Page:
Originally, golf course and hiking trail were much further apart, but circumstance has brought them together: several metres of the coastline have crumbled away over the years, and this process of erosion is, of course, far from finished. This is something to think of, too, the next time you feel tempted to step right on the edge of the path for that unique view of the cliffs underneath you.

"Beach in Thurlestone along the South West Coast Path"

After little more than a mile, we reached South Milton Sands and its monumental stone arch …

"Arch of the South Milton Sands in Thurlestone"

… a great introduction to the many beauty spots of the South West Coast Path.

Having made the last part of our way down by the beach …

"Easy Hiker leaving the sandy beach of South Milton Sands in Thurlestone"

… we decided to return on the trail proper – which led us through the South Milton Ley, a nature reserve run by the Devon Birdwatching and Preservation Society.

"View by the South Milton Ley in Thurlestone"

Thanks to the (excellent) website of the South West Coast Path, we had been prepared for great coastal views and panoramas over the ocean, but that was an added bonus for us – our final surprise of the day, so-to-speak.

"Our first impressions of the South West Coast Path"

Our first impressions of the South West Coast Path has left us wanting to see more!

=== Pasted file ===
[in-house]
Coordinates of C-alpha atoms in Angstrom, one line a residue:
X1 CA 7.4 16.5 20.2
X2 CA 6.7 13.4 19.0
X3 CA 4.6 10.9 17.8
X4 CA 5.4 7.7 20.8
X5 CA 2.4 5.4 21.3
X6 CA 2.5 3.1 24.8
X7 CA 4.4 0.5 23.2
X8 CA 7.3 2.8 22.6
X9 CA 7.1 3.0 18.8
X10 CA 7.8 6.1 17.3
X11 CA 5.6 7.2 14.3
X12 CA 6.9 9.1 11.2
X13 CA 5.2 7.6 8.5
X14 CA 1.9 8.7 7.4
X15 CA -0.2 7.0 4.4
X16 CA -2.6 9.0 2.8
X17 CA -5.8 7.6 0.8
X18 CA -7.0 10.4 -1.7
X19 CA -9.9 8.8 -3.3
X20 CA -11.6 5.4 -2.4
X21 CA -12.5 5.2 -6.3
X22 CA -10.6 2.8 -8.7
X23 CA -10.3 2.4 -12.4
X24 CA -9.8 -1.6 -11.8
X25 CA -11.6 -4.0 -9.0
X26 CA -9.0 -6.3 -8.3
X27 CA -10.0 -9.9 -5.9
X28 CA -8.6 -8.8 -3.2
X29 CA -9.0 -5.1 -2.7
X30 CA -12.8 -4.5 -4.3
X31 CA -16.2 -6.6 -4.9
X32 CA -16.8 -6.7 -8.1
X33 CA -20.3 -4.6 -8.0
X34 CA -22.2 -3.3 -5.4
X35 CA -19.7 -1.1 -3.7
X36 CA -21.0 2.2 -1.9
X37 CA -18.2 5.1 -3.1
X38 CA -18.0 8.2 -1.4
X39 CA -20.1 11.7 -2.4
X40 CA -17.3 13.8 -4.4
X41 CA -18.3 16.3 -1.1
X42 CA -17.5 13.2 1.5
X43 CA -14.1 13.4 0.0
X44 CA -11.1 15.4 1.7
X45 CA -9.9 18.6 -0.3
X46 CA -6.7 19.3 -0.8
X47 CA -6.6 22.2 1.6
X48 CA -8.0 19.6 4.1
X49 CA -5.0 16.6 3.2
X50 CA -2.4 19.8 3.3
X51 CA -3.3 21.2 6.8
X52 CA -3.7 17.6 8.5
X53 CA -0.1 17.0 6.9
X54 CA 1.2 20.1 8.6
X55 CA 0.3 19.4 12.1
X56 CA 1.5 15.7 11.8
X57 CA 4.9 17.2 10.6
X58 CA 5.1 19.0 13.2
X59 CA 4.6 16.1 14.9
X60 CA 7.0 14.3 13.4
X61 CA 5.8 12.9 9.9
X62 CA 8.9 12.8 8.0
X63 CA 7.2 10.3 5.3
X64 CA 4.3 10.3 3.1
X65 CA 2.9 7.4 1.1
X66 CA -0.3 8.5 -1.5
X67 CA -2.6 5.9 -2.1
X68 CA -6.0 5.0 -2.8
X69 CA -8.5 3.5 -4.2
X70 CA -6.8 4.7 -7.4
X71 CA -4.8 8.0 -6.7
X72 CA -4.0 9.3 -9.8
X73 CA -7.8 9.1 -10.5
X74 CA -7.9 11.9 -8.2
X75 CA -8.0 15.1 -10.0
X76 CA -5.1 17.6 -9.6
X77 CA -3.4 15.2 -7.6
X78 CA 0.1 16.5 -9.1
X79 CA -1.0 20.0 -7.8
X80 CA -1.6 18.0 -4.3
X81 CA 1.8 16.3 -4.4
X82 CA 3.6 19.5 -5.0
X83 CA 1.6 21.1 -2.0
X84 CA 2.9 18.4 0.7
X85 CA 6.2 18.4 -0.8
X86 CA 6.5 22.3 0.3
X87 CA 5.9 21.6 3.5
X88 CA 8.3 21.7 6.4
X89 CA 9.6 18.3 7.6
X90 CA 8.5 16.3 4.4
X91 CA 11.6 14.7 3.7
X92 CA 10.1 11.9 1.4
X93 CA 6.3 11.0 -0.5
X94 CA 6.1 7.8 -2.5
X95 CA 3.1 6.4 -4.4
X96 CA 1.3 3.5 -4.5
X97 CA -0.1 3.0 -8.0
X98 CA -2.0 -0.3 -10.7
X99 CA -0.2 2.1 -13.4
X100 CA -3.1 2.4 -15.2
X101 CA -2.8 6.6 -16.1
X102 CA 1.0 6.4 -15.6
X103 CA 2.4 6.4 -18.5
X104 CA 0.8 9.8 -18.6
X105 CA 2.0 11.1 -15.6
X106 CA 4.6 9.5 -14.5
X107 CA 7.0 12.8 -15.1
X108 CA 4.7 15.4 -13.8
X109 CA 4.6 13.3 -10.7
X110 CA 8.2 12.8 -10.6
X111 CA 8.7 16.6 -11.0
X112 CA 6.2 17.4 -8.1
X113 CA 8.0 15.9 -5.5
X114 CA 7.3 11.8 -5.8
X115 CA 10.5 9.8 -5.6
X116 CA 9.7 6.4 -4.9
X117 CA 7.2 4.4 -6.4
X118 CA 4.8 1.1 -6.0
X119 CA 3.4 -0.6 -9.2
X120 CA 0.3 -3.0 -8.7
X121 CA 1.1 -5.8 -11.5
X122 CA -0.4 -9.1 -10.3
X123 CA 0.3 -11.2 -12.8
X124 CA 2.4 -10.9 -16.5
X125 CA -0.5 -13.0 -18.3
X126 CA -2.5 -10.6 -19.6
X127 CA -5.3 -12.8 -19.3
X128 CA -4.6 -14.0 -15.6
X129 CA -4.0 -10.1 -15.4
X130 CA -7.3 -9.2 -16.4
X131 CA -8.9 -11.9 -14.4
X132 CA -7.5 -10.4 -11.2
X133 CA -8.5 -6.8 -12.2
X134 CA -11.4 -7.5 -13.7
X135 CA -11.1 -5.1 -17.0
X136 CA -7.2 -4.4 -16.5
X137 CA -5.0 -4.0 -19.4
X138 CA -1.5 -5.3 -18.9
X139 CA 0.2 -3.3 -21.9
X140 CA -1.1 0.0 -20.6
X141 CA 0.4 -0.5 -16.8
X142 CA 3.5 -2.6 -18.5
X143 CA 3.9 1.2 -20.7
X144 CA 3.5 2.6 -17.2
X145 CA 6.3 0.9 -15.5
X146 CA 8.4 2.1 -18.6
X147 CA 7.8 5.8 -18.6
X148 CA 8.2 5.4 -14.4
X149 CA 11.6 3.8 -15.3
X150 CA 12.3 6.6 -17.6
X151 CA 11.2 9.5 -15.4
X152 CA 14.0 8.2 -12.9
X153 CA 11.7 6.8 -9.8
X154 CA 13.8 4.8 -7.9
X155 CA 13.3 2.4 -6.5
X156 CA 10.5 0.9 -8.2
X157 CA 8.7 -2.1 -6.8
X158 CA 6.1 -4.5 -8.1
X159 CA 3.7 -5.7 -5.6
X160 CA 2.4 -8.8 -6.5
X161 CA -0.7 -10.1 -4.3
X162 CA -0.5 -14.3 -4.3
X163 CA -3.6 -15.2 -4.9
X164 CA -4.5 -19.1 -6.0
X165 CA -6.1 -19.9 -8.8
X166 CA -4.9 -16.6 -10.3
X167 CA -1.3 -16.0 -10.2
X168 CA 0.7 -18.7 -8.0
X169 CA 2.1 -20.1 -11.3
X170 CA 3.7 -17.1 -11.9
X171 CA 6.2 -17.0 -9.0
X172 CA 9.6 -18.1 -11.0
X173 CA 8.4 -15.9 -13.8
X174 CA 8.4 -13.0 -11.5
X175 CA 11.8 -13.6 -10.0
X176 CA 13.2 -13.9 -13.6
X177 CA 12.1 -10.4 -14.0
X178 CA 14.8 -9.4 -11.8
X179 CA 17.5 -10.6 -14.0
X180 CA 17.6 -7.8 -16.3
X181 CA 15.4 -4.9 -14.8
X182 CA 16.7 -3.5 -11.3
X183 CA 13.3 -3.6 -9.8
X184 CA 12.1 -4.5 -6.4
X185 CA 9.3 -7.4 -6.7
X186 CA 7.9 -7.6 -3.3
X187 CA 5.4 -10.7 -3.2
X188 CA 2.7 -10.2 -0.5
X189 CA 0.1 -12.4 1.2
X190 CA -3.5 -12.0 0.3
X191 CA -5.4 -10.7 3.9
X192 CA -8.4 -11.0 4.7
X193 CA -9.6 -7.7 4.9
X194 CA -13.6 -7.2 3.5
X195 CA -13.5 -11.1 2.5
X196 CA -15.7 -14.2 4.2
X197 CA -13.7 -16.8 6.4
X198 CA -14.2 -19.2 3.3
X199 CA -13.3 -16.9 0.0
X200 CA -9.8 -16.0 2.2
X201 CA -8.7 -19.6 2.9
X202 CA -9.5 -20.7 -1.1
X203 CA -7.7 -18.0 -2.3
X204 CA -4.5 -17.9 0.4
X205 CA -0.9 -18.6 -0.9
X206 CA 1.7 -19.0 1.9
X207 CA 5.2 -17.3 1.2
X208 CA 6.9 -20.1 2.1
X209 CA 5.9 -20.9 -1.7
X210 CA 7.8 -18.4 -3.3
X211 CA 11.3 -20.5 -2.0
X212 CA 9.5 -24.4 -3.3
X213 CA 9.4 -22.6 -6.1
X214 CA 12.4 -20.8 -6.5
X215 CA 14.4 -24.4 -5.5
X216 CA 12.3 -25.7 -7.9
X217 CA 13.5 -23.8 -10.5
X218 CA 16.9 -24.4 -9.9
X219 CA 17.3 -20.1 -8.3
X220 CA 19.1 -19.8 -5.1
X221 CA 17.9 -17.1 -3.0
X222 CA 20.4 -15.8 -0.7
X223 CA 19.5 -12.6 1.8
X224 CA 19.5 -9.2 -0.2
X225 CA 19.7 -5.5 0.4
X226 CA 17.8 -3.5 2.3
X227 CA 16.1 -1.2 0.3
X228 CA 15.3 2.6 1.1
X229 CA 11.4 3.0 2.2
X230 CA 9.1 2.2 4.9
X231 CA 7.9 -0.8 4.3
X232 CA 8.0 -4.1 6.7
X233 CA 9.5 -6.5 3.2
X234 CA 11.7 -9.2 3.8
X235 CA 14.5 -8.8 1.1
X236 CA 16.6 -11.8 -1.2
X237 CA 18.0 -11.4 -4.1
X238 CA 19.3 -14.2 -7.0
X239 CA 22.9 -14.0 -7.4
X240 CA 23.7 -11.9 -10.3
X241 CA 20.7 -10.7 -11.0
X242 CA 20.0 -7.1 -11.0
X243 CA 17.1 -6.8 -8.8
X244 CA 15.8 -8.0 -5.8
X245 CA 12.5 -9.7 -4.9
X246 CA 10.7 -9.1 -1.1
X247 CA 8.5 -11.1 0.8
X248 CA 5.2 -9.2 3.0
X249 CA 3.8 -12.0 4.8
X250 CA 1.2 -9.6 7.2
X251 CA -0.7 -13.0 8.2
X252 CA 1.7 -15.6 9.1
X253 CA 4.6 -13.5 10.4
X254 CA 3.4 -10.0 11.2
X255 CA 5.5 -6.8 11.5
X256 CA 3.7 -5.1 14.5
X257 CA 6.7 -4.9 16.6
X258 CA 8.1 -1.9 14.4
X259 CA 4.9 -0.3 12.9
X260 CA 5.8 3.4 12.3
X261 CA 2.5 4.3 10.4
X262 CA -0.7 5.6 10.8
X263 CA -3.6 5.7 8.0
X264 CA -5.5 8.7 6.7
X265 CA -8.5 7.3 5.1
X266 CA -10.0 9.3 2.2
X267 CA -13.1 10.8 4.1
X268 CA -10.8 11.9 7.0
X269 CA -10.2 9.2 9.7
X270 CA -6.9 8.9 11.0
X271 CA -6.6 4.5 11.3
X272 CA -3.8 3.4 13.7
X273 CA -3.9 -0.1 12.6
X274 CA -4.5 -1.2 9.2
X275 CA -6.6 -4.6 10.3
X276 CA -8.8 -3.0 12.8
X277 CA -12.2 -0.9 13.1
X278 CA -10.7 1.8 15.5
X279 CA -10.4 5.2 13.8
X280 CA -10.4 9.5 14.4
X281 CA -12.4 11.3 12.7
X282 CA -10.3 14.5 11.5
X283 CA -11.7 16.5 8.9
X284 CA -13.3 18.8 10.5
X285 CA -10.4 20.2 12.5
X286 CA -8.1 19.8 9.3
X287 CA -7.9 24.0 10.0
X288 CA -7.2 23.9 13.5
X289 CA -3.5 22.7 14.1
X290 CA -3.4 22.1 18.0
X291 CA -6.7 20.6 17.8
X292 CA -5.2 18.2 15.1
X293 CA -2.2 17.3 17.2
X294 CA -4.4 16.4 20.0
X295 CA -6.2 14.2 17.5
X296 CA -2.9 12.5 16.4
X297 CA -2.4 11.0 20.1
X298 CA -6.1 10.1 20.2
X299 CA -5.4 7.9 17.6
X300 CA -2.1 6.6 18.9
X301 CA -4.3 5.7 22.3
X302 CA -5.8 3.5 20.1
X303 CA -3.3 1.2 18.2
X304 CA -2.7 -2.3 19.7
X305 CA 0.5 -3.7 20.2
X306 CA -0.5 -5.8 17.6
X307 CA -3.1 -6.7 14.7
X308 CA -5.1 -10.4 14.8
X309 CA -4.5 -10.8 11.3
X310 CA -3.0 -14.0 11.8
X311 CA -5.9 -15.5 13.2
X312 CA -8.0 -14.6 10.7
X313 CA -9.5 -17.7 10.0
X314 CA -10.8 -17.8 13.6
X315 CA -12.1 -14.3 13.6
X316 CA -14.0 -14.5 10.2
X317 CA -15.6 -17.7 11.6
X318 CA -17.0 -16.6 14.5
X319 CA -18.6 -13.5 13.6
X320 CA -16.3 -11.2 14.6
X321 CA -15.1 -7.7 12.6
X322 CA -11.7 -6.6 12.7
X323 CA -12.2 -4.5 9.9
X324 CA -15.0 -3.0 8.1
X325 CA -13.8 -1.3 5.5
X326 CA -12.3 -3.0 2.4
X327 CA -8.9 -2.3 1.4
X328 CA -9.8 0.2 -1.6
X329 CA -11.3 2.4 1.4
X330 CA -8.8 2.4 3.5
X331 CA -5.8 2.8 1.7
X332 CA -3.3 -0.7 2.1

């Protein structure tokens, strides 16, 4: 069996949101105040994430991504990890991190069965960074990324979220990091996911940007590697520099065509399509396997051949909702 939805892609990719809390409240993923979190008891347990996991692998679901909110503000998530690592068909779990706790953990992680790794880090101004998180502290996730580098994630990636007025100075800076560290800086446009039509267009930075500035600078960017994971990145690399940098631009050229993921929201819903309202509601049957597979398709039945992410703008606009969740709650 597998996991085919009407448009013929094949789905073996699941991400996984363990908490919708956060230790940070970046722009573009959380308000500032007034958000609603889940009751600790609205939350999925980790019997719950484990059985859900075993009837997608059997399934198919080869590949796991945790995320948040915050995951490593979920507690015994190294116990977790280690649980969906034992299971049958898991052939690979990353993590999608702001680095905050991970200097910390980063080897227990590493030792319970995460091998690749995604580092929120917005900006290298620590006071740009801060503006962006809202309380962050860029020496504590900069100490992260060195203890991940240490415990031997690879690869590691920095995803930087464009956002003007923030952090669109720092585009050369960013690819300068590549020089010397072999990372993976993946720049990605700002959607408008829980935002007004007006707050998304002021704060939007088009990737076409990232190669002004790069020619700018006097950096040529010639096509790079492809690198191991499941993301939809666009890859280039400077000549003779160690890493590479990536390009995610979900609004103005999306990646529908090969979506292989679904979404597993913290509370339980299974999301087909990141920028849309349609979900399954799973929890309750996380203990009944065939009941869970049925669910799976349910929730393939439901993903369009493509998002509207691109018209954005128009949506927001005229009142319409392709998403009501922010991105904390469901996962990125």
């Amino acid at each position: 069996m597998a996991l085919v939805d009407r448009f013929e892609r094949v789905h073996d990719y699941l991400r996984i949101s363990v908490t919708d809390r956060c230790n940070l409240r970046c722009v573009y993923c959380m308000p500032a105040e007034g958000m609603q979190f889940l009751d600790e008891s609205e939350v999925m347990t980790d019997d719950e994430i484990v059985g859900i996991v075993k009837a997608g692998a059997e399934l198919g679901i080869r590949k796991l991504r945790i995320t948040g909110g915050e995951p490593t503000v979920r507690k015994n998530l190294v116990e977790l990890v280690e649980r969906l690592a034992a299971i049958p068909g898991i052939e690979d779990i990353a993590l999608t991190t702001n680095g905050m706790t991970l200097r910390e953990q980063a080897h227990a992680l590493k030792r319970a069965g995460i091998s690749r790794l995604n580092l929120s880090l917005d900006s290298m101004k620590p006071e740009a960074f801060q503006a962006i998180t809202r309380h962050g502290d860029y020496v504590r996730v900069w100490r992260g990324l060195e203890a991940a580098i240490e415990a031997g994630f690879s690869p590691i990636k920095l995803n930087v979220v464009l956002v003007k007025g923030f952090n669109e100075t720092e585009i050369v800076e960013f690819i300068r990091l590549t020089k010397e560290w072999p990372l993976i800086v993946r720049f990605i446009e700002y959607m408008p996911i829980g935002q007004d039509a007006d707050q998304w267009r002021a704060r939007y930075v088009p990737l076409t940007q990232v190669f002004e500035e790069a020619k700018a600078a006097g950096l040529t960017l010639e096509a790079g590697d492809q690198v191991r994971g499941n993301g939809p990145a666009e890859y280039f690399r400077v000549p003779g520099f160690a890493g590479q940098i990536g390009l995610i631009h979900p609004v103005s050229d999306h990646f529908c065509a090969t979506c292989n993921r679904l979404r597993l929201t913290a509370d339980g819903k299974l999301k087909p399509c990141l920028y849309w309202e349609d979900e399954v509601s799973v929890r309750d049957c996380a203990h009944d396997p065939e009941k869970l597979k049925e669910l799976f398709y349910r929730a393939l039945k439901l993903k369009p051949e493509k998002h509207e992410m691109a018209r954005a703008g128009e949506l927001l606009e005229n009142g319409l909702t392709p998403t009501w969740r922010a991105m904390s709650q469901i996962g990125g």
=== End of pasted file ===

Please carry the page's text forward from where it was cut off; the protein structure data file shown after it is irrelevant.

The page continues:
Our first two days in South Devon, on the invitation of the South West Coast Path National Trail Agency, was spent as guests of the Thurlestone Hotel, a four-star luxury spa hotel.

10 comments to First Impressions of the South West Coast Path

  • I absolutely and totally agree, Charles. And thanks for dropping by.

  • Charles

    The most underrated coast in the world. Had the pleasure of visiting and working in Devon/Cornwall in the 70’s. Cheers from Georgia(USA) !

  • You really should, Leigh, even if it’s just part of it. You’d love it!

  • My daughter did several hundred miles of the path but she had a lot of rain. Still the photos are marvelous and the scenery looks divine. I’d love to hike at least part of it.

  • It is a lovely corner in the UK, for sure. We wouldn’t use any other but train to get here. It’s really the most civilized way to travel. And the Devon cream tea was Mrs Easy Hiker’s dream come true.

  • Love this part of England. Been there lots, both Cornwall and Devon – but not exactly here. Looks gorgeous; something to consider for next time, for sure. Taking the train from London is a much better idea than driving. Last summer it took an age just to get out of the general vicinity of Heathrow.

  • It was a rather short train journey time. I always thought it would take more than 3 hours to get there, but I was thinking of Penzance.

  • Lovely stuff. Not done it for years but it’s a v civilsed train journey too, if I remember rightly.

  • It is very beautiful here, Jeff! Another place for you to consider visiting.

  • Looks like a beautiful region to explore. Gorgeous pics too!